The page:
Conway (2003) 'Ageing and Imagined Community: Some
Cultural Constructions and Reconstructions'
Sociological Research Online, vol. 8, no. 2, <http://www.socresonline.org.uk/8/2/conway.html>
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Received: 29/10/2001 Accepted: 7/5/2003 Published: 31/5/2003
It is imagined because the members of even the smallest nation will never know most of their fellow members, meet them, or even hear of them, yet in the minds of each lives the images of their communion. (Anderson 1983: 15)
Heritage has a habit of creating symbols that render otherwise disparate phenomena self- evidently related. Indeed, some would aver that this is precisely its function: to invent a strong, shared sense of 'imagined community' where history reveals little concrete evidence. (Blaikie 1999: 151)
it is possible to understand modern society as comprising a series of small nationalistic communities. Organisations, institutions, schools, firms, factories, businesses, are all microcosmic nations, competing with each other, demanding allegiance and a degree of self-sacrifice, and offering, in a small way, the promise of ordinary heroism, and a fictive immortality in their continuation beyond the limits of individual biography. (Seale 1998: 56-7)
The persistence . . . of the 'sentimentalized death of the other' which . . . assimilated the monumentalizing aspect of early industrial attitudes to death to a romantic sensibility, has provided the funeral business with its principal opportunities for profit and growth . . . The genius of which is to perpetuate the memoralizing impulse . . . while simultaneously catering for the opposite wish to put death and the dead out of mind . . . Hence [American] burial grounds as huge but beautiful parks, with markers flush with the grass so that the eye of the visitor is not distracted by morbid signs. Hence too, the persuasive rhetoric of grief therapy, which rationalizes and shapes the memorial vocabulary as a controlled abreaction scientifically designed to get the grieving over their grief so that normal life can resume. Hence finally, embalming . . . temporarily preserving and beautifying the corpse and providing the bereaved with a 'memory picture' . . . of the deceased in pleasant repose, as both happy in death and irrevocably gone.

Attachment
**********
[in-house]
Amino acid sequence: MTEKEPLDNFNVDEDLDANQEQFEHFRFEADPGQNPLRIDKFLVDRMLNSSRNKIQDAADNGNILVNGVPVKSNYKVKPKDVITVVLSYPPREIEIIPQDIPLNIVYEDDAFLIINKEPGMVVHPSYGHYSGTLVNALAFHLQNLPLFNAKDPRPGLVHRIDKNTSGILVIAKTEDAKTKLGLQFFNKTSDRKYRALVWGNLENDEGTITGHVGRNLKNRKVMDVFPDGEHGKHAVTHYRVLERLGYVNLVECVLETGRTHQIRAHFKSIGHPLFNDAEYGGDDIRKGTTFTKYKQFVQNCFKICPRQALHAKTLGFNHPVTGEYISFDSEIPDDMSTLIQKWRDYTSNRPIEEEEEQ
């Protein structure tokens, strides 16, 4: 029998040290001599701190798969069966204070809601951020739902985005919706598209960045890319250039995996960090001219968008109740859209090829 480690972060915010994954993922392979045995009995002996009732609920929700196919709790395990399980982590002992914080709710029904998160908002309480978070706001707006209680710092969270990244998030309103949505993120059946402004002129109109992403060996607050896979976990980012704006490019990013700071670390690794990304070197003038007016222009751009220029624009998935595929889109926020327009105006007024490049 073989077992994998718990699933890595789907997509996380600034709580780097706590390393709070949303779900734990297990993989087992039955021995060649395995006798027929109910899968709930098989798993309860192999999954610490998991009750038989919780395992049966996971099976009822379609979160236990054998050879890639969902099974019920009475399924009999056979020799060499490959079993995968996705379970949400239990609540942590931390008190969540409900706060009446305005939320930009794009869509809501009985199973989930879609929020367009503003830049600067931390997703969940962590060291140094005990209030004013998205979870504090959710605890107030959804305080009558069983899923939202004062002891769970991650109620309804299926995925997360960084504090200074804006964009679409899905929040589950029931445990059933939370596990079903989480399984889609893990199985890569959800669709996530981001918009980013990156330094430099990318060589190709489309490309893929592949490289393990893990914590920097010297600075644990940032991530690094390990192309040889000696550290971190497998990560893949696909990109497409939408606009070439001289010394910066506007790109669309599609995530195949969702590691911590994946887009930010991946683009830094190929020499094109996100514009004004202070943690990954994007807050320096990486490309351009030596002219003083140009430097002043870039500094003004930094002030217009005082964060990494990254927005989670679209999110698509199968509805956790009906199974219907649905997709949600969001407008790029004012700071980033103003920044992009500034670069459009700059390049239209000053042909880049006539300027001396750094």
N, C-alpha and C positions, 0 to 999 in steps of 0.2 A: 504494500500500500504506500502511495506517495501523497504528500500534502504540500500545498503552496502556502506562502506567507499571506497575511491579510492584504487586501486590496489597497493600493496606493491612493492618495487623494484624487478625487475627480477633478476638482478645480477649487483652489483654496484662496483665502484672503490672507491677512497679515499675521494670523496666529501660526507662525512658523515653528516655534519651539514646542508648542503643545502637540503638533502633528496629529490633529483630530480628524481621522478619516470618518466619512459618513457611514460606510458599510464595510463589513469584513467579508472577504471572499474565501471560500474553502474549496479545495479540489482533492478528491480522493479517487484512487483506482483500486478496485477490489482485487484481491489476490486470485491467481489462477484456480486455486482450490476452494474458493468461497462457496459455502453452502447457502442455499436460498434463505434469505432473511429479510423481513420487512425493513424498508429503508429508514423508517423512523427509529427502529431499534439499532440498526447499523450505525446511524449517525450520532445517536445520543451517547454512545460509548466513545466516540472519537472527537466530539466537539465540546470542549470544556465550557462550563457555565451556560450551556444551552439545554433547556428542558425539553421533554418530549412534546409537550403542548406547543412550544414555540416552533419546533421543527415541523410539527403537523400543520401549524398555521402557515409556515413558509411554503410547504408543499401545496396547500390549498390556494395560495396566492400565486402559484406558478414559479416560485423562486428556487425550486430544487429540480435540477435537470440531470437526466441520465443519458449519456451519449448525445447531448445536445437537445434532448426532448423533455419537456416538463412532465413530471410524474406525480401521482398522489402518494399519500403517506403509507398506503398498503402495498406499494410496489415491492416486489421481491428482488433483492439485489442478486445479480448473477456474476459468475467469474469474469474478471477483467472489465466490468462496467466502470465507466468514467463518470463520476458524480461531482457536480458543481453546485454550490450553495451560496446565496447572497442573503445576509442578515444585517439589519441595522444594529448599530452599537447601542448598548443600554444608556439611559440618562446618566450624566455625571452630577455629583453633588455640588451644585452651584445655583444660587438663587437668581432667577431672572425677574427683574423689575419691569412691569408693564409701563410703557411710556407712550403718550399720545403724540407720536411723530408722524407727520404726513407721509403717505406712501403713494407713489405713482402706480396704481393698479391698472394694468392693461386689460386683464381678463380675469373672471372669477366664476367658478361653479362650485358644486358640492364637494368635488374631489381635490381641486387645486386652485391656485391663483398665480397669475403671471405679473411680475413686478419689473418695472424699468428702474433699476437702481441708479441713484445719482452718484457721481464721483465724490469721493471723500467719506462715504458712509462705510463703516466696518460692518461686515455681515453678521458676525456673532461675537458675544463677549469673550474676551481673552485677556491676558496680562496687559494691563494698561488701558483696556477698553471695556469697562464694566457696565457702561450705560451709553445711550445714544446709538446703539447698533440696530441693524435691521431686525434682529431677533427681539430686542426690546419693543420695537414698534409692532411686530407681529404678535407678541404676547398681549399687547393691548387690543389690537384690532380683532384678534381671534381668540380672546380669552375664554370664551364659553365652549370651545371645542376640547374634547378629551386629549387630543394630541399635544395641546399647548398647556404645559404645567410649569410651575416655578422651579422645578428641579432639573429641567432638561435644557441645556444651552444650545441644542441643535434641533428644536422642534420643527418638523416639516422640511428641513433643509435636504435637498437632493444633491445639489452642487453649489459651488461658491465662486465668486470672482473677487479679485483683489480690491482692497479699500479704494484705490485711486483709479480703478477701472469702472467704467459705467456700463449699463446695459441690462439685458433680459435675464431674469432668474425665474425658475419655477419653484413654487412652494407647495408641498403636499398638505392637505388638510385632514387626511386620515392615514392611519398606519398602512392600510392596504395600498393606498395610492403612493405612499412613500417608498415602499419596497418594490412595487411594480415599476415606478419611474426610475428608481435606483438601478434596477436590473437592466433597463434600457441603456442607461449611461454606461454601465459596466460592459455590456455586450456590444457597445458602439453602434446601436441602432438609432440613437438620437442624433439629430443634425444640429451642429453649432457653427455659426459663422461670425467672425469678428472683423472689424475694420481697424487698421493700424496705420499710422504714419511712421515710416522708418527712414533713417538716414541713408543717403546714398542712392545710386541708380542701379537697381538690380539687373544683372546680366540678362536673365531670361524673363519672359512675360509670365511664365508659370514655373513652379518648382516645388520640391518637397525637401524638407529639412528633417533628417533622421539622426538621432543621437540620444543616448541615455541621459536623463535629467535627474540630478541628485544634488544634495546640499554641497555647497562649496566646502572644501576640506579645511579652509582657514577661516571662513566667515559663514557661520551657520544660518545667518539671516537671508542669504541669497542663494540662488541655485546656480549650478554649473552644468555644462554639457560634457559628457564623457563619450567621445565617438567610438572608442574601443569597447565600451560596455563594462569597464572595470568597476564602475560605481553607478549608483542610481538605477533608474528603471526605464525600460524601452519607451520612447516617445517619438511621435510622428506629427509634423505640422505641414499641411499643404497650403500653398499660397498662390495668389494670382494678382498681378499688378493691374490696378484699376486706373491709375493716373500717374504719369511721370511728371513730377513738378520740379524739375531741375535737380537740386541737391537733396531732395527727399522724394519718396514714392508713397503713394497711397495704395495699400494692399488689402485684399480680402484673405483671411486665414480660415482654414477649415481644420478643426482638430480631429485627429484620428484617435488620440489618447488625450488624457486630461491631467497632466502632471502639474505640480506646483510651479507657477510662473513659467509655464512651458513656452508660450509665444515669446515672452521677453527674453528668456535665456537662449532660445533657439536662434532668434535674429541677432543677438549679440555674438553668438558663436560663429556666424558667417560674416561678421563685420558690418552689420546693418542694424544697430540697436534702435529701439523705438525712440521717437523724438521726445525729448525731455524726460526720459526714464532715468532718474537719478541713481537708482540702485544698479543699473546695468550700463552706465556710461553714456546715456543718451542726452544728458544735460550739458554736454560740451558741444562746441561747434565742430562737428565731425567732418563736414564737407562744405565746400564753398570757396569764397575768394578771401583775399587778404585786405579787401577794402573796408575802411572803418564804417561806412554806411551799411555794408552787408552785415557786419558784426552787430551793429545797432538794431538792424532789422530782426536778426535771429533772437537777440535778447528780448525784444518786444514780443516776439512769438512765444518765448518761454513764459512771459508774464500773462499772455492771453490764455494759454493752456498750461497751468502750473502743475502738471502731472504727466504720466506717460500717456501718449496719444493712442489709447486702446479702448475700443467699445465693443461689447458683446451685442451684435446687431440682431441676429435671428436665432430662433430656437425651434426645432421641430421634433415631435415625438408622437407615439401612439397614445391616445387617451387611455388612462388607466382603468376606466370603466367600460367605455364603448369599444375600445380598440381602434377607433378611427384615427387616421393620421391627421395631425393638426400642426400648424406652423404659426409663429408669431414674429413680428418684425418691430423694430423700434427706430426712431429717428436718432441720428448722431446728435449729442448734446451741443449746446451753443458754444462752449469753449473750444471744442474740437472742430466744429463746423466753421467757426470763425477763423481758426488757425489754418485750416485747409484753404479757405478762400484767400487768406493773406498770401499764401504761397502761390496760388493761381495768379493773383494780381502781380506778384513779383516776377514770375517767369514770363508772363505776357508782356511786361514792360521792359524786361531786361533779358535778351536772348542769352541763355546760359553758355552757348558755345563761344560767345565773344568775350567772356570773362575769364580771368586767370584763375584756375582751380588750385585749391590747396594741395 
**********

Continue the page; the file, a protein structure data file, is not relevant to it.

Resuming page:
'I had looked after people for so long. I'd done a lot of caring for other people. Anyhow, I do a lot of charity work. I help people and I do charity work . . . I go to hospital [to befriend patients and families] '
No, my mother used to run lots of charity events for people in need, and we used to have garden parties . . . We used to do all sorts of things. We used to have whist drives, bridge drives [sounded like] . . . You name it, we did it. As mother got older I took more and more control . . . fashion shows . . . Oh, we had wonderful things as a family. We raised about £15,000 [in 1943].
' a bit of good news instead of all this bad news . . . it makes me so depressed . . . when I live on my own. When you have got somebody to talk to and you thresh it out. Well, THAT'S THAT. But, I mean, when you live on your own, it really affects you.'
Yes, the times in which we live. ((pause)) I am too old for the times in which we live. I was saying this to a fellow across the way the other day. He said: 'well, I can give you forty years my dear, and I'm too old for the times in which we live'. ((laughs)) No, not nice at all. I mean, you have to lock your doors as if you live in Fort Knox. Well, my next door neighbour [an older person] was burgled.
It's a spiritual thing. It's your spirit calling to another spirit . . . I had the most enormous experience. I mean, it was there and it was gone. The veil moved aside for a split second . . . It was a lovely summer's afternoon . . . and I just looked up and it was a wonderful experience . . . The feeling that I had seen a little bit behind the veil.